- Selective colleges and universities do not appear to be lowering their financial aid packages in response to the listed order
- 66 percent of students who listed only two colleges attended the college in the first position
A study highlighted in Inside Higher Education found evidence suggesting students are listing institutions on the FAFSA in order of preference, but a new report, "Strategic Use of FAFSA List Information By Colleges," finds selective colleges and universities do not appear to be adjusting their financial aid packages in response to the listed order.
The report’s authors examined 5,239 students from the 2011-12 National Postsecondary Student Aid Study (NPSAS) who were full-time, first-time beginning students at four-year public or private nonprofit institutions that completed their FAFSA on or before May 1, 2011. This sample represented more than 656 institutions and averaged eight students per institution. Initial examinations of these applications showed just over one-third listed only a single institution and the median number of colleges listed was three. The majority – 66 percent of students – who listed only two colleges attended the college in the first position.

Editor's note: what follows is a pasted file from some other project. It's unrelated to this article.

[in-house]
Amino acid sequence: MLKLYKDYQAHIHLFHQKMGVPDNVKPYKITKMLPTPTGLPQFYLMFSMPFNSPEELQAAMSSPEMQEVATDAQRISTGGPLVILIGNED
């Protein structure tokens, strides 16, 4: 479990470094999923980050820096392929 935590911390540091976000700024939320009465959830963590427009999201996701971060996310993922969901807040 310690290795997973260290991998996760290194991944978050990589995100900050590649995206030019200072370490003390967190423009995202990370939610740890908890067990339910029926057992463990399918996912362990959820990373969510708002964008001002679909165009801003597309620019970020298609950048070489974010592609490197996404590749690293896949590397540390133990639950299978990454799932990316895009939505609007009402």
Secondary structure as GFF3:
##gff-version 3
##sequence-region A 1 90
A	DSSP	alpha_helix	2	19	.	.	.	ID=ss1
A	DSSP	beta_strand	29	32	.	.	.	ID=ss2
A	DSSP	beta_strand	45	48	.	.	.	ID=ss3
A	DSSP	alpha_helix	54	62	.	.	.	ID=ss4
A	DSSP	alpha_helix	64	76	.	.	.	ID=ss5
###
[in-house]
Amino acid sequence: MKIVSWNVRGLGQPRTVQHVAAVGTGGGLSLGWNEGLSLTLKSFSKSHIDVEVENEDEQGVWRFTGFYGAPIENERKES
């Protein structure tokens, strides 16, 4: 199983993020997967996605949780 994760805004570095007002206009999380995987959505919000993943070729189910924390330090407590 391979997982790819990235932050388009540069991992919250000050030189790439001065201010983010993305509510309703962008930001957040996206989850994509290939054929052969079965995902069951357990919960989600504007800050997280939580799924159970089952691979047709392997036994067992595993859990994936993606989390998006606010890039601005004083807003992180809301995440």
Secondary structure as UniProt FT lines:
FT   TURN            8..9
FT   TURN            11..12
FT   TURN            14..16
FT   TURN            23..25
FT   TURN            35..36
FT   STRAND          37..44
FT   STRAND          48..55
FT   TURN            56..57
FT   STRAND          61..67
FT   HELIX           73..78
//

Overall, the effect of listing a school first on the FAFSA is not significant in predicting the amount of aid received, the report said. The one exception was found at moderately selective schools, which generally have less institutional funding to spend, and offered students who listed their institution in the first slot 5 percent less than those who did not. This practice is explained by the use of models that forecast matriculation probabilities and create different types of aid packages for students based on a variety of variables such as campus visits, email and phone contact, and college fair attendance (beyond FAFSA ranking order). However, in practical terms, the results suggested that students who would normally be awarded $10,000 in institutional grant funding end up receiving around $500 less.
Comments NASFAA submitted to the Department of Education on the second draft of the 2015-16 FAFSA support continuing to provide schools with the list of all institutions students select, but randomizing or alphabetizing them. This would address concerns about undesirable use of the school listing, while allowing institutions to continue their efforts in fraud prevention, specifically at community colleges. It was also suggested that the above language be altered slightly to lessen confusion by first time applicants.
As previously highlighted in Today’s News recent changes to the 2015-16 FAFSA on the Web (FOTW) and paper FAFSA included:
“All of the information you report on the FAFSA will be sent to each college listed, including the names of the other colleges listed. If you don’t want this information sent to a particular college, do not list that school on your FAFSA.”
“For federal student aid purposes, it does not matter in what order you list your selected schools. However, placing a school that participates in your state's student grant programs first may help you obtain state grant aid. Check with your state grant agency for more information.”
Publication Date: 3/6/2015